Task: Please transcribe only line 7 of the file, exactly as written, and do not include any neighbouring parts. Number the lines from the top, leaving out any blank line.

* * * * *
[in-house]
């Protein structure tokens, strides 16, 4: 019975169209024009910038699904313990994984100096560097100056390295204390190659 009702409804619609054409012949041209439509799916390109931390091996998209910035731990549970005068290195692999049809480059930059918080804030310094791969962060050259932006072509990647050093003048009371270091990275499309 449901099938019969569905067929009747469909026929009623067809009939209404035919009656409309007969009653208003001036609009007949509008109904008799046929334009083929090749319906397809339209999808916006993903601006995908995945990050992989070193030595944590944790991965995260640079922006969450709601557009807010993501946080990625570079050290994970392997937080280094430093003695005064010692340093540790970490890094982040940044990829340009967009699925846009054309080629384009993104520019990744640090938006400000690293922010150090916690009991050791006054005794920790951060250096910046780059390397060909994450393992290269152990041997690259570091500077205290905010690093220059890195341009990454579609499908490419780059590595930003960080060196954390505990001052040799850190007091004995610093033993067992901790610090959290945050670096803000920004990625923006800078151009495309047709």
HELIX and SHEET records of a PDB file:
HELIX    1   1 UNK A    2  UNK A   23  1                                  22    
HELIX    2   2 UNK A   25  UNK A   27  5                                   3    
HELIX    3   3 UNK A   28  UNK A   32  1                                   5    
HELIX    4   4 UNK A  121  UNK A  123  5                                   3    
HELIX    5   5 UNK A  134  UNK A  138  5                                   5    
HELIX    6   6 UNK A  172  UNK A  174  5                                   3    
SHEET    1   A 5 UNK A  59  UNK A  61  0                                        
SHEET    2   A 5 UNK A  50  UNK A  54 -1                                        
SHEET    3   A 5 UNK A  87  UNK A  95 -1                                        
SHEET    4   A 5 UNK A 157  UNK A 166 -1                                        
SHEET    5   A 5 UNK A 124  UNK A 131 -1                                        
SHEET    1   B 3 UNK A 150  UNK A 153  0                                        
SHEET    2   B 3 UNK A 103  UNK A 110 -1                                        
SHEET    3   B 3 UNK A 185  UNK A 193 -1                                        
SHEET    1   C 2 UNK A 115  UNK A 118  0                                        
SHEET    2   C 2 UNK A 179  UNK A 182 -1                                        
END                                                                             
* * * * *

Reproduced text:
HELIX    4   4 UNK A  121  UNK A  123  5                                   3    